> > > Yahoo! Groups Links
                                  > > >
                                  > > >
                                  > > >
                                  > > >
                                  > >
                                  >
                                • listenstohorses
                                  Thank you so much Denise.  Good to know.  This little fella was growing under a tree here local so it might be a hardy type? my photos   My fave place on
                                  Message 16 of 26 , Nov 30, 2009
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                                    Thank you so much Denise. 
                                    Good to know.  This little fella was growing under a tree here local so it might be a hardy type?

                                     


                                    --- On Mon, 11/30/09, Denise4Peace <denise_for_peace@...> wrote:
                                    Mimosa is not a very cold-hardy plant, ...
                                    It is a nitrogen fixer (Family: Fabaceae)

                                    Here's some info from someone who grows one type of Mimosa in the U.K.:

                                    http://www.telegraph.co.uk/gardening/howtogrow/3346137/Mimosa-How-to-grow.html


                                  • ryborgryborg268
                                    ..the methodology is based upon research using books basically - field guides for the relevant area, combined with knoledge of plant uses etc. So one needs a
                                    Message 17 of 26 , Dec 1, 2009
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                                      ..the methodology is based upon research using books basically - field guides for the relevant area, combined with knoledge of plant uses etc. So one needs a knoledge of ecology. By preference, Gaia's Garden recommended actual real world observation of the site, and locate native plants that fulfill the required roles in your FG or Permy system. The problem with this latter method here in the Uk is that there is a much smaller number of native plants to choose from. So exotics are required perhaps here. And exotics can be invasion. Yes invasive not oppourtunistic, as they squeeze out existing biodiversity sometimes. Japanese knotweed for example - this plkant is highly invasive. I've noticed it appear in the woods near Brightling where I have a permy unit. Soon the streamside, incredible anicient native woodland, will be filled with the reeking sickly sweet stench of this flowers of this triffidd like monster plant.

                                      So anyway. Winters here in the Northern hemisphere and everywhere is cold and mud moreor less in the Weald. Time to explore the Rif Mountains of Morrocco for the next FG site. Yes. Gonna try the magic alchemy there with the hope that state forces (basically) will not block the external community wide potential for magic there. That the Islamic senario will be usful in the work - the great work of pure vegan alchemy as started by the great saint, David Every.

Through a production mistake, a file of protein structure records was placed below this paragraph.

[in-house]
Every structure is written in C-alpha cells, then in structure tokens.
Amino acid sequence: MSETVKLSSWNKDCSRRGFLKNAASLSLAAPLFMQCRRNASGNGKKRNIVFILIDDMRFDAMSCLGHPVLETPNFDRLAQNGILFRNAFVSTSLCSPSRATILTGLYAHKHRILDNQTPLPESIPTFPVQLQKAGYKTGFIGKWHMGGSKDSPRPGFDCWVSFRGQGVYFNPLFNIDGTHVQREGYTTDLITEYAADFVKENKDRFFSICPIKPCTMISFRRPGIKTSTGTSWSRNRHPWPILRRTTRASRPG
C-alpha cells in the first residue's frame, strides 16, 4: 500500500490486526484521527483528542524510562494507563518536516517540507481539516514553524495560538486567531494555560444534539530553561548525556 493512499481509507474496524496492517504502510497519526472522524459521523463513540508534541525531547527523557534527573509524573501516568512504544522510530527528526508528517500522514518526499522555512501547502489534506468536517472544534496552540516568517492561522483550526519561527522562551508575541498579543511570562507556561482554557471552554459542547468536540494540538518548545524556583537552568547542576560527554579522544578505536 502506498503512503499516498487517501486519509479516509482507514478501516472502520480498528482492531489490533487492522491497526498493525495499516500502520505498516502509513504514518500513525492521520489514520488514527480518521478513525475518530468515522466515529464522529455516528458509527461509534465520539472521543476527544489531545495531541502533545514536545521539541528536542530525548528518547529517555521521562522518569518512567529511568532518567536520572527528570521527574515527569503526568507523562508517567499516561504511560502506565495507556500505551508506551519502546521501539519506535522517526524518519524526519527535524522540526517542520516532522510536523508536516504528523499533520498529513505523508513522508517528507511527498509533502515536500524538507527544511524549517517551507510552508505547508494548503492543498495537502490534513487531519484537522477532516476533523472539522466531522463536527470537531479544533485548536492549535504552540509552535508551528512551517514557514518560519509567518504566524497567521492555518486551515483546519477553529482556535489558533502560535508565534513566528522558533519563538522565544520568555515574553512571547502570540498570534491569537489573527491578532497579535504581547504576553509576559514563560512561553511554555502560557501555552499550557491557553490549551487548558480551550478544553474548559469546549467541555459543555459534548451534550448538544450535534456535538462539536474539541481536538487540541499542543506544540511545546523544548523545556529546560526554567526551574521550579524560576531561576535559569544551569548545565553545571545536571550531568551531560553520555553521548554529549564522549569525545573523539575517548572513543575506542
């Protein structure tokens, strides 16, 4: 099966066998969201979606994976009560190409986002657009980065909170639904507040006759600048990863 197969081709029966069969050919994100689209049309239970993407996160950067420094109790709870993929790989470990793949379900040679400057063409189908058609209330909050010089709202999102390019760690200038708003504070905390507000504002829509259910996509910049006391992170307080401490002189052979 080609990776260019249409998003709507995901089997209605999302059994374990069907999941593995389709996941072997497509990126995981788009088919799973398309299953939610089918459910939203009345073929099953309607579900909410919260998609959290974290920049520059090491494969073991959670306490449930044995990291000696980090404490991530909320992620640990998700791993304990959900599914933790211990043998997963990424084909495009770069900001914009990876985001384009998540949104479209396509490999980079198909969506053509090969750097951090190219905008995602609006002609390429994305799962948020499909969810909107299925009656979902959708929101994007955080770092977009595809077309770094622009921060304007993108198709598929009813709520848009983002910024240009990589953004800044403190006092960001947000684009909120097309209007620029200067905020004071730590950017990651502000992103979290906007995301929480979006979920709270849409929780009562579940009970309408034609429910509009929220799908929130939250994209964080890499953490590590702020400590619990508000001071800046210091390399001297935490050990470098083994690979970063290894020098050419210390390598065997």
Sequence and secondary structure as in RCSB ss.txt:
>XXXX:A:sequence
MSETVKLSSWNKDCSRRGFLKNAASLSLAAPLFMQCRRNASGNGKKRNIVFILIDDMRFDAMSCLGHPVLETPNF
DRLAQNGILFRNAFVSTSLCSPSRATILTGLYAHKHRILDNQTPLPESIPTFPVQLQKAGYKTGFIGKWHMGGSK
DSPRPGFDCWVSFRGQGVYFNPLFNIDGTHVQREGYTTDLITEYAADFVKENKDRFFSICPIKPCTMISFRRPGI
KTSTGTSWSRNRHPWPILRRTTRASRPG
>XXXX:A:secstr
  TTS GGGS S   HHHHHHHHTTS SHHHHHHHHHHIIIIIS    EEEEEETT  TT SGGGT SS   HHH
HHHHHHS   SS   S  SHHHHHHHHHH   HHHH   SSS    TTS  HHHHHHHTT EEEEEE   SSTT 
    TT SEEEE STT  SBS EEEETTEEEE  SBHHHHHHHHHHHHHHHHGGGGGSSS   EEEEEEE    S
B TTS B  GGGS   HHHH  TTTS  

Poll> Do you belive in Vegan Alchemy?

                                      Yes or No?

                                      --- In pfaf@yahoogroups.com, "ryborgryborg268" <cromlech108@...> wrote:
                                      >
                                      > There is a methodology in 'Gaias Garden' for designing guilds for each unique project...lots to learn my friend.
                                      >
                                      > --- In pfaf@yahoogroups.com, "nerdnooky" <nerdnooky@> wrote:
                                      > >
                                      > > There's been much said about apple trees and rhododendrons being jugalone repulsive. Tell that to the macintosh apple tree and rhododendron happily growing as understory to a 66 yr old English black walnut which just put out the heaviest crop of walnuts ever, so much so the crop broke two branches.
                                      > >
                                      > > They didn't read that memo, it seems. ;)
                                      > >
                                      > >
                                      > > --- In pfaf@yahoogroups.com, david.keltie@ wrote:
                                      > > >
                                      > > > Here's something on walnuts.....(from Northmoor Trust, Oxfordshire UK)
                                      > > >
                                      > > > "Most forestry literature regarding walnut silvicultural methods
                                      > > > suggest that walnut (Juglans regia) must be grown in open conditions
                                      > > > due to the species' intolerance to competition. Most other hardwood
                                      > > > tree species however can benefit from using a suitable nurse species,